Interest rates have been declining for nearly 40 years. There are many factors driving the current low interest rate environment: central banks trying to stimulate their economies and or stave off recession; muted inflation; weak global growth; protectionism; ongoing geopolitical uncertainty; aging populations; and the demand for traditional fixed income outstripping supply.
It is more difficult to meet average pension fund internal return targets without taking on more known and unknown risk. For example, in 1995 a 7.5% expected return came with 6% of standard deviation (a measure of risk). In 2015, generating the same return required taking almost three times the amount of risk (17%), according to investment consultant Callan Associates.
Figure 2. Expected Returns vs. Risks
Source: Callan Associates, Bond Capital
Yet, current factors exist to drive interest rates even lower. According to Rick Rieder, global chief investment officer of fixed income at BlackRock, although a US recession over the next couple of years is possible, the Fed could respond by cutting interest rates to zero, reigniting quantitative easing. At the same time, banks are being disintermediated by the growth in private credit, which has also shrunk the supply of new corporate debt, leading to a dearth of higher quality investment-grade issuance. Net supply from municipal borrowers, another vital source of new issuance, has also turned negative so that there is not enough available for pension funds and insurers to buy. Moreover, some of those same current factors have led to an increasing issuance distribution shift of “investment grade” bonds toward lower ratings. Not only are pension funds likely to enjoy less yield they must do so with additional risk. While the corporate bond market has increased from around $4 trillion to $5.8 trillion this growth has been accompanied by a steady decrease in overall credit quality. The share of the U.S. investment grade nonfinancial bond market rated BBB (i.e., the lowest credit rating still considered investment grade) has increased to 48% in 2017 from around 25% in the 1990s according to PIMCO. Moreover, according to Morgan Stanley Research U.S. investment grade credit issuers are increasingly leveraged with junk bonds (those rated BB or lower) making up over 50% of all rated bonds. Look before you leap!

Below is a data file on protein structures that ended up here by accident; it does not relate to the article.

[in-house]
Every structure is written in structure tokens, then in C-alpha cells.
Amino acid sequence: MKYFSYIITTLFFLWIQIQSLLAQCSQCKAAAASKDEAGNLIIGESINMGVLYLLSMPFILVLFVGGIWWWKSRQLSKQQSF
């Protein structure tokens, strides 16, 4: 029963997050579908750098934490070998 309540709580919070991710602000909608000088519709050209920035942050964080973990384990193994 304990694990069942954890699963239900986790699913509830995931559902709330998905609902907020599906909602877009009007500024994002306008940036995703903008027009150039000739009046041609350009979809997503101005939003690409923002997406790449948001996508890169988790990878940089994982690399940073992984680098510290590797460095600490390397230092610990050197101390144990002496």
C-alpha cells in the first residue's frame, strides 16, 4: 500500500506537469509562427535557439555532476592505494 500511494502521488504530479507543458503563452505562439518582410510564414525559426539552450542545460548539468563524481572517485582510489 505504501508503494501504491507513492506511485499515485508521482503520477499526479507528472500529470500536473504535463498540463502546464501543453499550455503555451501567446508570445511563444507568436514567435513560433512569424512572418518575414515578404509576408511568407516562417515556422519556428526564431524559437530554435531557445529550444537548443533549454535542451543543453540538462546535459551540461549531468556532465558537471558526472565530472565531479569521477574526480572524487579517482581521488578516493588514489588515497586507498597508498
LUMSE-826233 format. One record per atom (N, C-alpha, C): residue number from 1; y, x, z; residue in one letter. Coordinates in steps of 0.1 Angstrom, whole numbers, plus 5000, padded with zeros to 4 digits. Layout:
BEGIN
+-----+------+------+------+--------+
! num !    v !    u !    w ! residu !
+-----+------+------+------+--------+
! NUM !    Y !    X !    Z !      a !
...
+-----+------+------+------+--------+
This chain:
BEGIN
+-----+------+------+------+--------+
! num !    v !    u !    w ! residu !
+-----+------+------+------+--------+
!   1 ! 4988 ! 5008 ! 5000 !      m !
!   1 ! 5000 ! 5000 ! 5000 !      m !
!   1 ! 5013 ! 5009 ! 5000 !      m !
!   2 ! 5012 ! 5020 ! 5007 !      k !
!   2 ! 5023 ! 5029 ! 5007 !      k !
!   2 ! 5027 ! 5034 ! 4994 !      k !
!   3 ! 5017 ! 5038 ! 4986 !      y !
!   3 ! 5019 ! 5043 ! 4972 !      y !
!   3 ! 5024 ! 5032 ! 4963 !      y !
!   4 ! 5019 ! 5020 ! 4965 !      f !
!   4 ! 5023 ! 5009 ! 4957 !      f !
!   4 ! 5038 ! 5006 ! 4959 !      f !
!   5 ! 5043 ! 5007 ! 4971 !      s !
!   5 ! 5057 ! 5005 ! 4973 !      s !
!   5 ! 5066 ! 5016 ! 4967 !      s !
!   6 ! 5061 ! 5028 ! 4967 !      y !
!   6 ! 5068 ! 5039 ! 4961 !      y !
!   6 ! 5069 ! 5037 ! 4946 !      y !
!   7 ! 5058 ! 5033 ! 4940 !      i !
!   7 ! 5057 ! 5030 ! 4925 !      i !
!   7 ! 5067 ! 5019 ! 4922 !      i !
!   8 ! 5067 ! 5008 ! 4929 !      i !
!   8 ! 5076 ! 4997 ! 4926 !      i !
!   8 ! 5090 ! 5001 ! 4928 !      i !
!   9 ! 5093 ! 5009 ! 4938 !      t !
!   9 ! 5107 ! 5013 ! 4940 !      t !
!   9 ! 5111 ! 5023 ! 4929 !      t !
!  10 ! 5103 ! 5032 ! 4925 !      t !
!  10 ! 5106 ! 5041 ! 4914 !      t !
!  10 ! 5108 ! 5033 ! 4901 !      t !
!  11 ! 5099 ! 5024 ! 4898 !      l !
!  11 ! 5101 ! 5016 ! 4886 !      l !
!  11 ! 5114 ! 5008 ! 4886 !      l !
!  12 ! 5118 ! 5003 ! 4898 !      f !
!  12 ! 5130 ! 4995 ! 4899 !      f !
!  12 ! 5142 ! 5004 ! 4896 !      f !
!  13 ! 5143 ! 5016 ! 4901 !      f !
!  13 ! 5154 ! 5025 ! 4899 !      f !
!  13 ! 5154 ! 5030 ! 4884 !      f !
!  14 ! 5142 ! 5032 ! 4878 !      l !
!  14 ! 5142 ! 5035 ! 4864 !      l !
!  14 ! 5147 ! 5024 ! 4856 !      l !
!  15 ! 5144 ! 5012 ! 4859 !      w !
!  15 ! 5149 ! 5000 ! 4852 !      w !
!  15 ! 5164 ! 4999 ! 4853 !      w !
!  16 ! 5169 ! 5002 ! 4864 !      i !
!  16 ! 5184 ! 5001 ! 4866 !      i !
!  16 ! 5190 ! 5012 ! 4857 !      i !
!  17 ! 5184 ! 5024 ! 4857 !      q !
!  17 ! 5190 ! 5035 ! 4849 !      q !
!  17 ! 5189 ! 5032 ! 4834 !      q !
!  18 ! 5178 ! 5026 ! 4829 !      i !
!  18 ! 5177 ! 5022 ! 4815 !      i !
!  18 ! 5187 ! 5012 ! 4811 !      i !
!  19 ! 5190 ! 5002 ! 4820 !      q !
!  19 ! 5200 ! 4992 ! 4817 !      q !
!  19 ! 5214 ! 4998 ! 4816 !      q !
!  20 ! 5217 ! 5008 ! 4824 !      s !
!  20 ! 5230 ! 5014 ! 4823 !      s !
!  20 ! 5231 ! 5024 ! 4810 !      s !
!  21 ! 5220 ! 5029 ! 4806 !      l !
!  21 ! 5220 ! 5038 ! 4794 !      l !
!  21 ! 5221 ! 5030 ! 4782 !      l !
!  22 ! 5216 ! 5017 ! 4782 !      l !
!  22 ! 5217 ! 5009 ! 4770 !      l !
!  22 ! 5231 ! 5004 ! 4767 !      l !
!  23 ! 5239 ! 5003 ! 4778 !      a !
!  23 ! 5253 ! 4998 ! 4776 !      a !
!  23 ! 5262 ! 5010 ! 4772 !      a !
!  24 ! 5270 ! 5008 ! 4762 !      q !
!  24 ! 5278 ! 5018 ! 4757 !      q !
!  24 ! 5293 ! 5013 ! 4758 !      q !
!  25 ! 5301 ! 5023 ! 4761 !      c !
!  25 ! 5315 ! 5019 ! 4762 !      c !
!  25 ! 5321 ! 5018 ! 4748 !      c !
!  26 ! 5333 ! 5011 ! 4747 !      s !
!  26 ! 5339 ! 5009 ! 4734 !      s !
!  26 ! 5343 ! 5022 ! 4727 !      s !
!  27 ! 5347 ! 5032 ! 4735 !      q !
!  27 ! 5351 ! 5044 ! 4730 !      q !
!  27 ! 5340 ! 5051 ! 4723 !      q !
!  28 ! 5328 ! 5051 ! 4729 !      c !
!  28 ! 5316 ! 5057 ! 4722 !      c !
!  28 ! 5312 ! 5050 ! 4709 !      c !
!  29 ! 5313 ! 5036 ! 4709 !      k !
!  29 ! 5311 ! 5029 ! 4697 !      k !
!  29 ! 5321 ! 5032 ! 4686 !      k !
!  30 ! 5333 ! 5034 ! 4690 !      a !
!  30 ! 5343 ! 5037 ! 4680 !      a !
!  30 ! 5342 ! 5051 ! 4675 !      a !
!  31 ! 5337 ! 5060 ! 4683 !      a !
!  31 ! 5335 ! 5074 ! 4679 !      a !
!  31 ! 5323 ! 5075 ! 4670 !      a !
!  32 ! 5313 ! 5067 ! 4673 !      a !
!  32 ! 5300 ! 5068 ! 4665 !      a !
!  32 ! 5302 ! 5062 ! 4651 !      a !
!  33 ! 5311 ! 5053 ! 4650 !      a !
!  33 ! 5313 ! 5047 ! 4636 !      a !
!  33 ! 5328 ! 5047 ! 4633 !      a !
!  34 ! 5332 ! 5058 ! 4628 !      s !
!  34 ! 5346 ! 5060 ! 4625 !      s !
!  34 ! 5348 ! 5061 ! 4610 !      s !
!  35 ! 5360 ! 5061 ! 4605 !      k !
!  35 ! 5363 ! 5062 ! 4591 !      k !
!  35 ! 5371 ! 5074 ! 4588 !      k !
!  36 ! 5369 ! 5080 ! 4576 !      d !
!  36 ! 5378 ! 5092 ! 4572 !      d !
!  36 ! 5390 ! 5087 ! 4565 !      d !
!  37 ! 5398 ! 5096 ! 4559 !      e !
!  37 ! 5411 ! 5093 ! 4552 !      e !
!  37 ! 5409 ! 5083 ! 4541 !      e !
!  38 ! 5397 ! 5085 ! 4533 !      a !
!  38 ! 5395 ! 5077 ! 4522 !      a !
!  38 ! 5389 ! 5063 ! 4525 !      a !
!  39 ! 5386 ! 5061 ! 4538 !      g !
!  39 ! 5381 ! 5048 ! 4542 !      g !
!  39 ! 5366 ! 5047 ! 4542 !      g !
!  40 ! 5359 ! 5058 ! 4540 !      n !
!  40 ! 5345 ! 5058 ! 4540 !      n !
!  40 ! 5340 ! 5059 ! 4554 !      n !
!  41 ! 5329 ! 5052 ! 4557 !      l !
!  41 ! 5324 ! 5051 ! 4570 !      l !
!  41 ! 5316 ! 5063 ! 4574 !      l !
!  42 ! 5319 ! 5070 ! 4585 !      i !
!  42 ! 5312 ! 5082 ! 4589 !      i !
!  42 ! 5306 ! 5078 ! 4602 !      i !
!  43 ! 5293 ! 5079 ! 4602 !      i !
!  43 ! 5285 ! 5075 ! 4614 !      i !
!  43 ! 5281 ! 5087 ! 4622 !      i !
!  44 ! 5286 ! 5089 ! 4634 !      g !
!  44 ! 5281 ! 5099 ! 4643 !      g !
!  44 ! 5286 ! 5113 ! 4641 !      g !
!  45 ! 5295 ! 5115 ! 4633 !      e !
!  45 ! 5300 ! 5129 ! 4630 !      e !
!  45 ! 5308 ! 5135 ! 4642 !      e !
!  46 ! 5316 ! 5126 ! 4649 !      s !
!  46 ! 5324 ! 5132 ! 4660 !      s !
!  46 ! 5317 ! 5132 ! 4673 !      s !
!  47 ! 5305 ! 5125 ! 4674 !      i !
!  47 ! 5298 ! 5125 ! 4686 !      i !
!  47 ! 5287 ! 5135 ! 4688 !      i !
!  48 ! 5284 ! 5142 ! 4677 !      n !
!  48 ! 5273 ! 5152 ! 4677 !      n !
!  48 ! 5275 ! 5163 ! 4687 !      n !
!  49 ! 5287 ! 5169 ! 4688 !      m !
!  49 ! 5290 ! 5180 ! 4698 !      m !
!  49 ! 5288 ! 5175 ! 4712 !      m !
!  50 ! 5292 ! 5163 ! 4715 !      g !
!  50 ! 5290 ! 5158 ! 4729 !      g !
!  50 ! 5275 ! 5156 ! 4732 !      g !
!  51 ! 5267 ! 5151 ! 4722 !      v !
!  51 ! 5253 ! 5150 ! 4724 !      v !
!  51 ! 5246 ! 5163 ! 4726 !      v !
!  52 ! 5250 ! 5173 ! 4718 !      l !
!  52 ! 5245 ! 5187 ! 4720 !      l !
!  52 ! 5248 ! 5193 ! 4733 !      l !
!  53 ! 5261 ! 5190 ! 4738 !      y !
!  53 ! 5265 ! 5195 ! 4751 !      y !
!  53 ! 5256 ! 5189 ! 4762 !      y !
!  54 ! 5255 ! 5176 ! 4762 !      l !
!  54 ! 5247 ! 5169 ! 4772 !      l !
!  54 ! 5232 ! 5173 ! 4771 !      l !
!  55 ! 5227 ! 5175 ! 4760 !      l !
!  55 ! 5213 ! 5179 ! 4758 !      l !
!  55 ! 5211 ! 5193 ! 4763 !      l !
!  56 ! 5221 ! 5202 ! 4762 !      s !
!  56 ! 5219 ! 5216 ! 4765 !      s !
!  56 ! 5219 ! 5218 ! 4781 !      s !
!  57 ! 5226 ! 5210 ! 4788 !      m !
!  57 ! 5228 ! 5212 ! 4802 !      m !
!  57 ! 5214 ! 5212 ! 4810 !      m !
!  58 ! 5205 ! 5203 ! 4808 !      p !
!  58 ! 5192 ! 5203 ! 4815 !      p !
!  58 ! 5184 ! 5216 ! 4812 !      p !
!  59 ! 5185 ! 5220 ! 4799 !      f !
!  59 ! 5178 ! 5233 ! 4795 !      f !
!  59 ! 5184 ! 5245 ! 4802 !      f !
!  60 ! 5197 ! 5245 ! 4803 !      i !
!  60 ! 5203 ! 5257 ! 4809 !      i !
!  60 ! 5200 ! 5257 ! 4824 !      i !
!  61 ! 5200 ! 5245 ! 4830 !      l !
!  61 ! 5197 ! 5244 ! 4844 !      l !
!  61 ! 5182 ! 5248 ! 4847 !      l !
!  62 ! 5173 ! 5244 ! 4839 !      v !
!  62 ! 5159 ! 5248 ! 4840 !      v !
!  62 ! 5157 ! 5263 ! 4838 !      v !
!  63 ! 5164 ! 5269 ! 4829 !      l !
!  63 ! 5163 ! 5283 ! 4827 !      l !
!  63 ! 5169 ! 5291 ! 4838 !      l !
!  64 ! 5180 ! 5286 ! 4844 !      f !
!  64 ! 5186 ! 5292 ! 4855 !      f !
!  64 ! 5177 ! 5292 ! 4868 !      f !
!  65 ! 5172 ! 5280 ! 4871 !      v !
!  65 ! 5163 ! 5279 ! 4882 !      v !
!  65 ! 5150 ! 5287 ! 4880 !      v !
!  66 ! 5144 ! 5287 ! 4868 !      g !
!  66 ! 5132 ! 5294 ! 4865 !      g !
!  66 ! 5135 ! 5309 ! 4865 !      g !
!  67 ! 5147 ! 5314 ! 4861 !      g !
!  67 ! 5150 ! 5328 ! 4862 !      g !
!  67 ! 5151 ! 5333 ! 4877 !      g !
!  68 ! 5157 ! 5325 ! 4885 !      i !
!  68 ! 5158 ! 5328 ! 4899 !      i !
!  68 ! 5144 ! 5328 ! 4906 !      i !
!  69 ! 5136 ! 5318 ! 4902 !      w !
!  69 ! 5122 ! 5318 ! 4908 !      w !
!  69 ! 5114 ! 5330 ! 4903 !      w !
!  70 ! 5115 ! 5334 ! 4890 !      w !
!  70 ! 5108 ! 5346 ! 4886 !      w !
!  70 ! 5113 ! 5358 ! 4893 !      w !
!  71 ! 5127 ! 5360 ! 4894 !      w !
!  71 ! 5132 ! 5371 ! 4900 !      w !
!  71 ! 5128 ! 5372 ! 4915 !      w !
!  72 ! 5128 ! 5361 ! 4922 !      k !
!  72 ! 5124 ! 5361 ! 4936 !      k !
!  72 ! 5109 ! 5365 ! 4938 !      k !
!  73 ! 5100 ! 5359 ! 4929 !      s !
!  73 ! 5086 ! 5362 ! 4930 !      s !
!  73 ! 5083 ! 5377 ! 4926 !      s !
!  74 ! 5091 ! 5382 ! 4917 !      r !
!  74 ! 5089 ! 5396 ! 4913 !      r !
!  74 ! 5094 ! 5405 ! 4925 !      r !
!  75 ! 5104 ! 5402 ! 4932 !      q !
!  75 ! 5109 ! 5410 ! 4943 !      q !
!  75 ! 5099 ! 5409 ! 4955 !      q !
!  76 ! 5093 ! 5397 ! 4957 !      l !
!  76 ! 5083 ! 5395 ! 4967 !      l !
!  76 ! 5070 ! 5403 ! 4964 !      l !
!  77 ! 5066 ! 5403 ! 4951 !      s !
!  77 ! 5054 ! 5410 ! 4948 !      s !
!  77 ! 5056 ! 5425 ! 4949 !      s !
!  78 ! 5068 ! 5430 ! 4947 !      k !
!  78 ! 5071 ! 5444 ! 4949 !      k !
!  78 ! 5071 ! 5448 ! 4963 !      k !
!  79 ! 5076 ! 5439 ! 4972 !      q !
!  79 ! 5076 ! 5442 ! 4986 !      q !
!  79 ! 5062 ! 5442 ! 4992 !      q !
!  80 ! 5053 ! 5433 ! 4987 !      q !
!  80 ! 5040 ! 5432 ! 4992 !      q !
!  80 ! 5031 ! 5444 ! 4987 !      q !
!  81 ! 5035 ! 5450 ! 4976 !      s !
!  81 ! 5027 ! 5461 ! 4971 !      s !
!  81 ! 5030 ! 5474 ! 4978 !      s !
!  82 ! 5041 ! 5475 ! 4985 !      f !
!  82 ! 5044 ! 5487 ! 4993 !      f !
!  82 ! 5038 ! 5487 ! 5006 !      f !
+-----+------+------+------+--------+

Certain pension funds and insurers will experience interest rate risk first hand as old higher-yielding matured bonds are replaced by new lower-yielding bonds in their portfolios. Lower interest rates will lead to lower returns for pension funds and insurers, some of which invest around 40% or more of their assets in fixed income securities. With interest rates expected to remain low, pension funds and insurers may find their assets insufficient to meet their obligations unless they adjust their pension allocation or payment promises.
In response certain pension funds are implementing a fixed income overlay strategy. This includes the use of derivatives, in some cases the use of leverage and for the majority an increased allocation into the private credit asset class. A private credit investment strategy is well suited for “all weather” returns as part of a modern fixed income composite. Asset allocators should know that private credit benefits from primary security, collateral security and a floating interest rate payment obligation amongst other things.
A strategic allocation to modern fixed income means getting paid for the risk you are underwriting. Traditional fixed income in its modern form needs to be enhanced through the use of both liquid (derivatives) and illiquid (private credit) income overlay strategies to make up for lower issuance, increasing leverage and declining average credit fundamentals in the public bond markets.